Duke Ellington School unveils flashy, pricey new campus

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The modernized Duke Ellington School of the Arts features an 800-seat egg-shaped theater. (Brian Kapur/The Current/August 2017)
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No one, not even Mayor Muriel Bowser, claims that Duke Ellington School of the Arts’ $165 million renovation was cheap.

Instead, most supporters contend that Ellington’s cost, which exceeded its initial budget by nearly $100 million, is justified because it is the city’s only public arts high school.

Bowser made that case at Ellington’s opening Saturday morning on the Burleith building’s front steps.

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“Let ’em talk about how much it cost,” Bowser told onlookers. “You’ll see; it’s worth it.”

The Duke Ellington School opened in 1974, taking over the shuttered Western High School building at 3500 R St. NW. Citing deteriorating conditions and a lack of space and modern arts amenities, the District broke ground in 2014 on its large-scale modernization and expansion of the 1898 building, with students shifted to temporary facilities near Howard University.

Three years later, the result is striking both in scale and opulence. The 280,000-square-foot landmark is framed by impressive white columns and boasts a gleaming lobby, dance studios, a fitness center, a rooftop classroom and an 800-person, egg-shaped theater that runs from the cafeteria below-ground and juts through the ceiling.

In certain ways, Ellington comes across as almost palatial compared to the typical public school, an impression reflected in the price tag. Originally pitched as a $71 million project, the estimated cost ballooned over the years to $178.5 million.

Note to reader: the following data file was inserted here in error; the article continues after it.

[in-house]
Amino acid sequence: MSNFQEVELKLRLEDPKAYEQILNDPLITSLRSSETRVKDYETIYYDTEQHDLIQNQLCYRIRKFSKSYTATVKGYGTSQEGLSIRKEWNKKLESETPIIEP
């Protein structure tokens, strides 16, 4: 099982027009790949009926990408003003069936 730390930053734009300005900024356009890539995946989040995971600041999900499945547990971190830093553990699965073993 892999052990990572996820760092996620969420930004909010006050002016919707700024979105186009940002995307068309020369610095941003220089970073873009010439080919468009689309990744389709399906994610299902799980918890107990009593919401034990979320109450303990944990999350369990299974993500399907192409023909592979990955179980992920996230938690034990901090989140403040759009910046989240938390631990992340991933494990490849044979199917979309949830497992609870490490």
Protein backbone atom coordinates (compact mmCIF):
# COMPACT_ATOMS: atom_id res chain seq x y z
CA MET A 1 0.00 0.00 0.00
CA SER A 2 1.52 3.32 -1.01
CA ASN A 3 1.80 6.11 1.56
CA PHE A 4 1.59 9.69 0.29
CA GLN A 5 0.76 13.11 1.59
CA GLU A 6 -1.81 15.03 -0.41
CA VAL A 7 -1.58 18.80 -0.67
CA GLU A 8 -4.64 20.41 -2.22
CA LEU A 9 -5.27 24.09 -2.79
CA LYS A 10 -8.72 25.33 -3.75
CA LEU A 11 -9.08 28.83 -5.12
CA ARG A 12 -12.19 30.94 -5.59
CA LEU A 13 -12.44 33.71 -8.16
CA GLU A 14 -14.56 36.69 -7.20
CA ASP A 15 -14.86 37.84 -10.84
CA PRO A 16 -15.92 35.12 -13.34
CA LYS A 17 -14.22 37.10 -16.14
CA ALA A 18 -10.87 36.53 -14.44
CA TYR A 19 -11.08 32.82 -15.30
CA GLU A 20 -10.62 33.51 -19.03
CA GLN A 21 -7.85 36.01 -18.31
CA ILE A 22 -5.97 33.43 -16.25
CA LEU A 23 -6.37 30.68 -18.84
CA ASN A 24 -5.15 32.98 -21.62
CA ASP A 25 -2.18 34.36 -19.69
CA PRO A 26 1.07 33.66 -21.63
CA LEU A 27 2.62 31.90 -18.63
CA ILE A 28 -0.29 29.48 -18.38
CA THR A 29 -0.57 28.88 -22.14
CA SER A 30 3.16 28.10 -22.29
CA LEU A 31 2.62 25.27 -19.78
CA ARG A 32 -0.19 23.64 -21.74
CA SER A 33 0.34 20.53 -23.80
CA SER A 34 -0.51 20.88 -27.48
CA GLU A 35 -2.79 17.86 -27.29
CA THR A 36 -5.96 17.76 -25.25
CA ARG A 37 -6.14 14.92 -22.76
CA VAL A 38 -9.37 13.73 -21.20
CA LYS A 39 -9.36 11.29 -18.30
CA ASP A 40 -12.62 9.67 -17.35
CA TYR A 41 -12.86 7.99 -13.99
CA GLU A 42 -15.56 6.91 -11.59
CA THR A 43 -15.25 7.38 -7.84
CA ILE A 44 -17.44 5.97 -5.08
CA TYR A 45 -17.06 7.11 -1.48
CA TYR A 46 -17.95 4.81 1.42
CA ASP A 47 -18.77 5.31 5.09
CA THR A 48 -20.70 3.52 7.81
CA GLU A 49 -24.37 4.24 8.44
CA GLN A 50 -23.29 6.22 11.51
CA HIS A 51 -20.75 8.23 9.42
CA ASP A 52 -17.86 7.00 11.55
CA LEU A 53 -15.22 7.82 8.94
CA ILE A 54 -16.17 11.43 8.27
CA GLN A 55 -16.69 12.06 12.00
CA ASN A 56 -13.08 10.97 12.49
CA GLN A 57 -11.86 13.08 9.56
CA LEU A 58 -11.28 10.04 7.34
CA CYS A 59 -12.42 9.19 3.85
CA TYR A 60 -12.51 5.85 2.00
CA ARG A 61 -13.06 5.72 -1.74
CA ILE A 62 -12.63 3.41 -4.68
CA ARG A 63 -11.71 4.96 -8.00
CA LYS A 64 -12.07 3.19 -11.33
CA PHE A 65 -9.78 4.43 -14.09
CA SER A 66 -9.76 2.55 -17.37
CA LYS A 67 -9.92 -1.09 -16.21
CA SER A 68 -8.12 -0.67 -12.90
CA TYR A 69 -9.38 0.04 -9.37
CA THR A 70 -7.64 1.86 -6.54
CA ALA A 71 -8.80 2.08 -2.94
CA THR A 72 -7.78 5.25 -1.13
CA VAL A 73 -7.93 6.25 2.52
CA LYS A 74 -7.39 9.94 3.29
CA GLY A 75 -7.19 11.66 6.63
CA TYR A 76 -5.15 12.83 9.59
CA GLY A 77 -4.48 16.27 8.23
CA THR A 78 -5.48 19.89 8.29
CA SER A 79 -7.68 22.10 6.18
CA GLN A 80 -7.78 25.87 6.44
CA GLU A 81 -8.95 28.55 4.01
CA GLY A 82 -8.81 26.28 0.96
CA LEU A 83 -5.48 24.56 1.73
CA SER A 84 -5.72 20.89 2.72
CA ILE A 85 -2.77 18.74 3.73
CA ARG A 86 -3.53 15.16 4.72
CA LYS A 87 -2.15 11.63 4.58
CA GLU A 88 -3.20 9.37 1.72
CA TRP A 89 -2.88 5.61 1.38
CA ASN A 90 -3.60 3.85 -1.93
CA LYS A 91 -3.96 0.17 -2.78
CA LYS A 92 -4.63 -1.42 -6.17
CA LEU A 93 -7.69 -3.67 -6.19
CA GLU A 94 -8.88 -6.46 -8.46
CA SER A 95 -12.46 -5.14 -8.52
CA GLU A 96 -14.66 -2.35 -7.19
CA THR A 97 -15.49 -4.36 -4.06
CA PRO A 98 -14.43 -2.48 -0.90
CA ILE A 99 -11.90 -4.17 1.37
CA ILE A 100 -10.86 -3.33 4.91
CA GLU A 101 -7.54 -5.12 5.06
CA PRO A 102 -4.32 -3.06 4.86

The Duke Ellington School of the Arts is located at 3500 R St. NW. (Brian Kapur/The Current/August 2017)

D.C. Department of General Services chief project delivery officer JocCole Burton defended Ellington’s budget during an Aug. 17 site tour, saying that the project came in under the final number, at $165 million. Burton said that initial projections reflected a mainstream facility rather than a performing arts school, with necessary elements causing the budget to swell. Additionally, a design competition held midway through the project added square footage, led to delays and ramped up costs, Burton said. 

D.C. Council members aired frustrations about the project last month when, after years of mounting costs and diminishing patience, they were asked to allocate another $4.5 million to finish the job.

“The council was really in a bind,” Ward 3 Council member Mary Cheh said in an interview. The request arrived in July on the precipice of the council’s recess, Cheh said, and members were told Ellington wouldn’t open in time for the start of fall classes on Aug. 21 without the last-minute funds. The money would cover costs like floor-cleaning and outstanding permit fees.